Michael Turner

Theoretical Astrophysicist and Cosmologist

Theoretical astrophysicist Michael S. Turner is a recognized figure in pioneering the interdisciplinary field of particle astrophysics and cosmology, for which he shared the 2010 Dannie Heineman Prize. In collaboration with Edward Kolb, he initiated the Fermilab astrophysics program, which today accounts for about 10% of the lab’s activities.

Leading the National Academy study, “Quarks to the Cosmos,” which established the strategic vision for the field, Turner’s scholarly contributions also include predicting cosmic acceleration and coining the term “dark energy”; showing how quantum fluctuations evolve into seed perturbations for galaxies during cosmic inflation; and cultivating several key ideas that helped formulate the cold dark matter theory of structure formation.

His honors include the Warner Prize of the American Astronomical Society; the Lilienfeld Prize of the American Physical Society (APS); the Klopsted Award of the American Association of Physics Teachers; the Heineman Prize (with Kolb) of the AAS and American Institute of Physics; and the 2011 Darwin Lecture of the Royal Astronomical Society.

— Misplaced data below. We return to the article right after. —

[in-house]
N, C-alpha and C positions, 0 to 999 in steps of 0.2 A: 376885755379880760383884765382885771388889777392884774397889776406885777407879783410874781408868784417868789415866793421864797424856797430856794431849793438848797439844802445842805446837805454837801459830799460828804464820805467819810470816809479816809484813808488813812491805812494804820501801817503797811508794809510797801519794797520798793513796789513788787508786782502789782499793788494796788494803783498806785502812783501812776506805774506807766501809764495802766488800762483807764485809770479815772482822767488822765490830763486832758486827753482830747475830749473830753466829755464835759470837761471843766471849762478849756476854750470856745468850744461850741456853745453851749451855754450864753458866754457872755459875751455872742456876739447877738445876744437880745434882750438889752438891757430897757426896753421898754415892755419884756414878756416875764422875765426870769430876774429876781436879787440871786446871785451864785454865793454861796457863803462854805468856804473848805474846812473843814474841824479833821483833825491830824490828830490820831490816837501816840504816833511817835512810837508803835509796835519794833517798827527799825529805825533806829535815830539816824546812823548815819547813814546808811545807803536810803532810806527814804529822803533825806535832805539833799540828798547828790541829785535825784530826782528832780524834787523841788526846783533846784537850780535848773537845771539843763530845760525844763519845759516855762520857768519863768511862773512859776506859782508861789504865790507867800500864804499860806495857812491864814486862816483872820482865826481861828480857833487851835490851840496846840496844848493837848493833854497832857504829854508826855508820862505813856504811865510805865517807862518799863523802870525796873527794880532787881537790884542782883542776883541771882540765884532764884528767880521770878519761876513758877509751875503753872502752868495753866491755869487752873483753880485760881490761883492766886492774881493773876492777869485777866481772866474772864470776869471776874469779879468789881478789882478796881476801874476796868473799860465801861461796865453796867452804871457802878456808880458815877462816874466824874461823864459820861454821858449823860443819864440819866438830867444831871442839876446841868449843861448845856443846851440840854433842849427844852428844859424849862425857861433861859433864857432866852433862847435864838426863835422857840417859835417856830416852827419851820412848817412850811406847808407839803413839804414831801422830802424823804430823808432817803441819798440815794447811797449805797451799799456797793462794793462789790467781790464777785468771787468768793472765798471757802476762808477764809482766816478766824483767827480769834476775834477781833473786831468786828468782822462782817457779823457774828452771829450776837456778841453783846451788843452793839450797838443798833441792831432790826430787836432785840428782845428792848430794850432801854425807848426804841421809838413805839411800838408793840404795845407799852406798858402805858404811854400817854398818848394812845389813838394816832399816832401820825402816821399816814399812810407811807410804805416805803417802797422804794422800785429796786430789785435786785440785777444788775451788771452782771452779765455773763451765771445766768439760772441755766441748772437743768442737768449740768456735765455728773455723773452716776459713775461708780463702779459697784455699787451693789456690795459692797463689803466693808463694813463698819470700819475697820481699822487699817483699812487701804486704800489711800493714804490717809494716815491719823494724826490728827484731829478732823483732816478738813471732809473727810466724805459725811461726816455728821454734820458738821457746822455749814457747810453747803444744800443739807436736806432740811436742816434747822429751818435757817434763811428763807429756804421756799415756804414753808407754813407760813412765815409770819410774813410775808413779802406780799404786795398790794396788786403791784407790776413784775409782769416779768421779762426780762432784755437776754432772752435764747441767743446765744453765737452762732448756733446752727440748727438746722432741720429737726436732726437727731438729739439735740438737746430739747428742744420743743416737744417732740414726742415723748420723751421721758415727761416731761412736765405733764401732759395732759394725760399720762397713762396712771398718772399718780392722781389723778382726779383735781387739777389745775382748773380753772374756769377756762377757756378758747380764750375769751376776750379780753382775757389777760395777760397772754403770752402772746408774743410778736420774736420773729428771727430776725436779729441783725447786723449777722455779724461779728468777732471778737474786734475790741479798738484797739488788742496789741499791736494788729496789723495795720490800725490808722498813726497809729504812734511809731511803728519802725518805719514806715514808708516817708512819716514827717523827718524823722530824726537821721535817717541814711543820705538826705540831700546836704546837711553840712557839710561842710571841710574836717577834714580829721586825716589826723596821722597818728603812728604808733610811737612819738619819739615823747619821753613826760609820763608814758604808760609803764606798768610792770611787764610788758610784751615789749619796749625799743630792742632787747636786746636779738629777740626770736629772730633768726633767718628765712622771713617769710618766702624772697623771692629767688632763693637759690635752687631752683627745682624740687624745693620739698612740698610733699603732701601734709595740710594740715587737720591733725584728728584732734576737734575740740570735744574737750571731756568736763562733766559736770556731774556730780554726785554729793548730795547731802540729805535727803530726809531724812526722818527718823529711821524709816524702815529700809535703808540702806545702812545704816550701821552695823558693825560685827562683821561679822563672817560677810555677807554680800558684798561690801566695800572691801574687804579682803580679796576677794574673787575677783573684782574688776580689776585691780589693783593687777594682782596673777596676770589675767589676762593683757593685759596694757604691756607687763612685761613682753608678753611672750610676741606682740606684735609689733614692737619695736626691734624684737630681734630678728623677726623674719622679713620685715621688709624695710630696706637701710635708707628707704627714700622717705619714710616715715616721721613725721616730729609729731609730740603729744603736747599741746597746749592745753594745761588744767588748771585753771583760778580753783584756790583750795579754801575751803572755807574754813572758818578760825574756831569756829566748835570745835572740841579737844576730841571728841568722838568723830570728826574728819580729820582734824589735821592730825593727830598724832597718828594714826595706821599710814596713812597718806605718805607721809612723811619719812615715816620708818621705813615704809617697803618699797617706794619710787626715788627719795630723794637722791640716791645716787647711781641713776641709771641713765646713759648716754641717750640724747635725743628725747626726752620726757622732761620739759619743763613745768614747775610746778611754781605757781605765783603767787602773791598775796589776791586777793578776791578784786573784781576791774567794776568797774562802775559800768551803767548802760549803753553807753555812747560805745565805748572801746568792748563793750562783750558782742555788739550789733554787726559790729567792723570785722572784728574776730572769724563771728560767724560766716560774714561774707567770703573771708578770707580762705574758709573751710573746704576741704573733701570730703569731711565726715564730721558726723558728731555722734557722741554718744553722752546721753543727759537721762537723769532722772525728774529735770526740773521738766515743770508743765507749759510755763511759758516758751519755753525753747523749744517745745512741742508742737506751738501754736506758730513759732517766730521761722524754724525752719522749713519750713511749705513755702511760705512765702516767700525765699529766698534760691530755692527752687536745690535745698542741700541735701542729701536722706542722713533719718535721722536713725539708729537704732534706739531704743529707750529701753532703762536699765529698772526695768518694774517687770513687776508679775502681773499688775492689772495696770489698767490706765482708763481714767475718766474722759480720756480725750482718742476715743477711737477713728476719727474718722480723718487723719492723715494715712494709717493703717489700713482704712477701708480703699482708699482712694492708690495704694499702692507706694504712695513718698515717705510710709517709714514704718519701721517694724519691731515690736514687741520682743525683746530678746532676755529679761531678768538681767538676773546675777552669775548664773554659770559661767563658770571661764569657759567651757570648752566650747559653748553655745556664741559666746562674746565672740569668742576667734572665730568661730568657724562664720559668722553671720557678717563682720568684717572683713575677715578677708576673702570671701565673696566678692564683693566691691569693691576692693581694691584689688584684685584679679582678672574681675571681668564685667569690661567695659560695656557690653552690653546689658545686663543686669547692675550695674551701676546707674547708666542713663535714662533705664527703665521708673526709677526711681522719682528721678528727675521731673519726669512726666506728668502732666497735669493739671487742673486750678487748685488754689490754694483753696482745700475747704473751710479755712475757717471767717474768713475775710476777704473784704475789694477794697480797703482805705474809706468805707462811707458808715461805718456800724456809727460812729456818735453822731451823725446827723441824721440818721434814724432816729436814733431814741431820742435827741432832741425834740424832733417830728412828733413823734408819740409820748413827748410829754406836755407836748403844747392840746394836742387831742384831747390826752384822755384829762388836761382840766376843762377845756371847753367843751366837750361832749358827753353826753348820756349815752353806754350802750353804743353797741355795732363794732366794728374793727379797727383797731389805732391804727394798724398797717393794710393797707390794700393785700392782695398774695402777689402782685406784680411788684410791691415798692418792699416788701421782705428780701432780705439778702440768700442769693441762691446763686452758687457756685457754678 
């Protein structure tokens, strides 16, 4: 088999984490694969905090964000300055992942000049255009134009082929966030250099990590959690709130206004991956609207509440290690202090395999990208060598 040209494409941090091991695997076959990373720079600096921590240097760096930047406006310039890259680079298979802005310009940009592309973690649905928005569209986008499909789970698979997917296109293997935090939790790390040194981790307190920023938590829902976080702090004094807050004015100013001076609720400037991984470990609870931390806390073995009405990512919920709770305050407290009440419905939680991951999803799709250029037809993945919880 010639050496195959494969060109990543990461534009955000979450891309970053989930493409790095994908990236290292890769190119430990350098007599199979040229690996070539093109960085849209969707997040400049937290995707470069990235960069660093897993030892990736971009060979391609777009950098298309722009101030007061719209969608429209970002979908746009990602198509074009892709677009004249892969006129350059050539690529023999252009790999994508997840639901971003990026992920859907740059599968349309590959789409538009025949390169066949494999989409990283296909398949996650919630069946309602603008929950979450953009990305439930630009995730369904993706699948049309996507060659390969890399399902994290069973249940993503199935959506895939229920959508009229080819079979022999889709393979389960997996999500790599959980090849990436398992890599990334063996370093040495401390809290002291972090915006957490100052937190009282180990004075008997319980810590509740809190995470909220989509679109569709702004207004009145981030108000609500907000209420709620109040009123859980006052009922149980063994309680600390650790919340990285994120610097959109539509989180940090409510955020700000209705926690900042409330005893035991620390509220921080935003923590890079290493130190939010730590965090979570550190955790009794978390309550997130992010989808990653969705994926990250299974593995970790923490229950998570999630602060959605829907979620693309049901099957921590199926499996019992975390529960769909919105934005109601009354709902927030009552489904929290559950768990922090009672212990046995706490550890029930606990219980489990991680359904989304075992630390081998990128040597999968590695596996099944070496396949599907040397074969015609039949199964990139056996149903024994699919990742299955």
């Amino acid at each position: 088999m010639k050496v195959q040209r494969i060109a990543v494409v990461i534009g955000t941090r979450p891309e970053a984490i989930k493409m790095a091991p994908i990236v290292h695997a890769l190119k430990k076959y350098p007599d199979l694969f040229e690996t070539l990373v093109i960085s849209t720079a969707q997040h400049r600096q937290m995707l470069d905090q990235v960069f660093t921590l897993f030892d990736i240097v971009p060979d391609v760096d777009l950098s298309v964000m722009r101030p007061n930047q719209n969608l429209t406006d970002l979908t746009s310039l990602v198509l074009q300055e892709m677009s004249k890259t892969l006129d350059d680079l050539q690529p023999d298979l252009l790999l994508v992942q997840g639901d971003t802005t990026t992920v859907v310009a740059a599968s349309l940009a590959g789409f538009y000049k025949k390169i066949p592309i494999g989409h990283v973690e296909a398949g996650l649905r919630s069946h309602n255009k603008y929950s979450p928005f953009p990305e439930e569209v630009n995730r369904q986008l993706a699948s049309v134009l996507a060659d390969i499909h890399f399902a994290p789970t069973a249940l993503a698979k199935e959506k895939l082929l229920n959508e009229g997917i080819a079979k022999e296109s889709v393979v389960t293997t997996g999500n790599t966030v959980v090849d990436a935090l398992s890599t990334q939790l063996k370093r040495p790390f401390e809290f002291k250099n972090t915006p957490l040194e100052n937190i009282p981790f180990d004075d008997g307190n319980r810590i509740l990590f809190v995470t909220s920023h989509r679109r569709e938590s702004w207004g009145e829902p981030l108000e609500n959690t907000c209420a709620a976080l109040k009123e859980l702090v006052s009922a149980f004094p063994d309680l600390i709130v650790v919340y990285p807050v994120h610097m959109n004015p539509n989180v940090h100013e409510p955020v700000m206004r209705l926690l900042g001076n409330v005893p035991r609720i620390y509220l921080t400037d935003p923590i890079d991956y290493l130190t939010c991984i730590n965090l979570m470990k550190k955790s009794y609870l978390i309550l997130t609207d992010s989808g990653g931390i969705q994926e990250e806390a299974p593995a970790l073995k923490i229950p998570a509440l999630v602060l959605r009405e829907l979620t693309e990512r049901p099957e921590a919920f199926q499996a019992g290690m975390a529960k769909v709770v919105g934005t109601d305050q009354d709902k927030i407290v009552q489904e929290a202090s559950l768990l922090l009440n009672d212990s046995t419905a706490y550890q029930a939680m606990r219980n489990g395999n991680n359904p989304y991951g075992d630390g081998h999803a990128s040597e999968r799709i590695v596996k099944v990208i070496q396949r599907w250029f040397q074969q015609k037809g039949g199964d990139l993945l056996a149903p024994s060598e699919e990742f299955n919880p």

Turner has served as Chief Scientist at the Argonne National Laboratory, Assistant Director for the Mathematical and Physical Sciences at the National Science Foundation, Chair of the Department of Astronomy and Astrophysics, and President of the Aspen Center for Physics. Turner’s recent national service includes membership on the NRC’s Astronomy Decadal Survey (Astro2010) and Board on Physics and Astronomy. He is also a member of the NASA Advisory Committee (NAC) and Senior Editorial Board of Science Magazine.

Currently, Turner is Chairman of the Board of the Aspen Center for Physics, a Director of the Fermi Research Alliance, and a member of the Governing Board of the National Academy of Sciences (NAS Council). He is also the Bruce V. and Diana M. Rauner Distinguished Service Professor at the University of Chicago, and Director of the Kavli Institute for Cosmological Physics, which he helped establish. In 2010, he was elected to the Presidential-line of the American Physical Society and will serve as its President in 2013.

Born in Los Angeles, CA, Turner received his B.S. in Physics from Caltech and his M.S. and Ph.D in Physics from Stanford. He also holds an honorary D.Sc. from Michigan State University.